Chef Chat, Part 1: Roberto Castre of Latin Bites Cafe
Today, Latin Bites Cafe, the tiny seven-table Peruvian restaurant that received critical acclaim during its one year, five month reign in Houston's warehouse district, is having its grand re-opening to the public in its brand spanking new Memorial location (5709 Woodway Dr.).
Photo by Mai Pham Executive Chef Roberto Castre of Latin Bites Cafe
At the helm of the bright, open kitchen space with the fire-spitting woks and the cool new cebiche bar is Executive Chef and Owner Roberto Castre, Eater Houston's Chef of the Year 2011. The super-talented young Peruvian took some time out in between revamping his menu, training his staff, and dealing with city inspections to sit down with us for a chat.
EOW: When did you know you wanted to be a chef?
RC: When we were kids, my mom gave us this gift. She did this thing where she had each of us cook - me, my younger sister, and my older sister. We took turns cooking on the weekends and whoever made the best food would win some money at the end of the month.
EOW: How old were you when you started this?
RC: I was about 12 years old. I would go to the books three days before, I would prepare my menu, I would serve it and everything, and I always tried to do it right, because I wanted to win.
EOW: Did you win a lot?
RC: [Laughs] I would almost always win.
EOW: So did you end up going to culinary school?
RC: Yes. My mom took a lot of classes -- desserts, Peruvian food, Italian food -- but she never went to culinary school. But because of these little competitions we did at home, by the time I was 14 years old, I knew that I was going to be chef, so I finished high school and I went to culinary school. I stayed in Peru for six months after I graduated, but couldn't find a job, so I came here.
EOW: Came here to Houston? Or to the US?
RC: Came here to Miami. Two days after arriving there, I found a job at a Peruvian restaurant. That was the first time I was cooking in a restaurant, because in Peru I worked at Chili's, but I was a server.
EOW: When did you move to Houston?
RC: I moved to Houston about two years later. I had to leave Miami because I realized I couldn't do anything there. You know, in Miami, it's partying all the time, so I couldn't save any money, and one day I said to myself "I have to leave Miami, or I'll never do anything."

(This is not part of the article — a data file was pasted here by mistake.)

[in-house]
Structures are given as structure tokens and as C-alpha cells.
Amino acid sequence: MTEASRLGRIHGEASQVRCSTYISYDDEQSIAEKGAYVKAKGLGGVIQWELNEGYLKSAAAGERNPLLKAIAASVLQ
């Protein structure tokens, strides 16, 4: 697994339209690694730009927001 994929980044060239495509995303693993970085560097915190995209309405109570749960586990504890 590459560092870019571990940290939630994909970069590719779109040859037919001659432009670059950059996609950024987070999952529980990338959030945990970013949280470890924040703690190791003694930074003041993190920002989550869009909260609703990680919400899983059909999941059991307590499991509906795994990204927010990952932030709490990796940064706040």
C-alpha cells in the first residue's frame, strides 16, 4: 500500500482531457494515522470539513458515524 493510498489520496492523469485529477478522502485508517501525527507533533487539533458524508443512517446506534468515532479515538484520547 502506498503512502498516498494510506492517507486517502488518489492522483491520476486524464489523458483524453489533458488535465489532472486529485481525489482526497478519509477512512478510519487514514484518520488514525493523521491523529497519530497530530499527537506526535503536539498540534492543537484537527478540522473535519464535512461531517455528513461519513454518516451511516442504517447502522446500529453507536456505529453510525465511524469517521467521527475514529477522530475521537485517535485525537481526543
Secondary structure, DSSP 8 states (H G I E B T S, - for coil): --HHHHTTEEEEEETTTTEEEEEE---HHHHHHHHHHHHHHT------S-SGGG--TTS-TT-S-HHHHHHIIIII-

EOW: So what brought you to Houston?
RC: I had a cousin here. When I moved here, I worked for another Peruvian restaurant called Pescalato -- it's not there anymore -- for a year and a half. When I realized I couldn't learn from them anymore, I moved to New York, where I worked at another Peruvian restaurant, but it was the same problem, because I wasn't learning anything. I went to Delaware, then back to Houston, then Arlington, where I became Executive Chef of a Japanese-Peruvian restaurant called Xouba. I was there for a couple of years before I went to Dallas to open a Peruvian restaurant called Allo as Sous Chef, then
Stephan Pyles, where I was ceviche chef, then finally came back to Houston.
EOW: So you went from Executive Chef, to Sous Chef, to Ceviche Chef, why?
RC: Because I wanted to learn more. And in my mind, I wanted to open up a restaurant someday, and it was just part of the learning process.
EOW: So, Houston. Was this your last move?
RC: Yes. I moved to The Woodlands, and I got a job at Americas. I worked for Jonathan Jones, but then he left, and so I did, too. I went to Jasper's, where I took a day job as a cook, and then Hubbell & Hudson opened, and I took a night job there as a sous chef. So I had two jobs. I did that for around 10 months so I could save some money.
EOW: You said that Latin Bites started out as a catering business, tell me how that came about.
RC: Around 2007, around the time I left Arlington, Rita (my sister) moved here to Houston because we had this dream to open a restaurant. Rita, Carlos (her husband) and me, we talked, and we said "What can we do?" We decided to do the catering, but we didn't have money to rent a place, so we said, "Okay, let's do it at home. Let's start from home." So I told them if we do it at home, we have to do something different, because I can't cook for 40 or 60 people from a home kitchen. So we did catering, but we can only do bites -- hors d'oeuvres -- so that's why we called it "Latin Bites."
EOW: Oh, that's a great story!
RC: So we started with Latin Bites Catering, just hors d'oeuvres, and we did pretty good.
EOW: How did people find out about you? How did you get the word out?
RC: Facebook. We didn't have any money for advertising, so we opened up page on Facebook, and I started to invite people. I invited all my friends, Rita invited all her friends, and we started like that. And the rest was through word of mouth. For the four first months, we had three or four parties a week. So we did pretty good, but it was hard, because I was still working at Hubbell & Hudson. I worked at Hubbell & Hudson from 8 a.m. to 3 p.m., then I would come home and cook for the party from 4 p.m. to 3 a.m., to be ready for the next day. The next day, I would go to work from 8 a.m. to 3 p.m., then I would come home and we would put everything in the car, we would go cater the job.
EOW: And you did this for how long?
RC: We did this for eight months.
Check back with us tomorrow as Castre tells us about opening Latin Bites just one month after kidney donation surgery.
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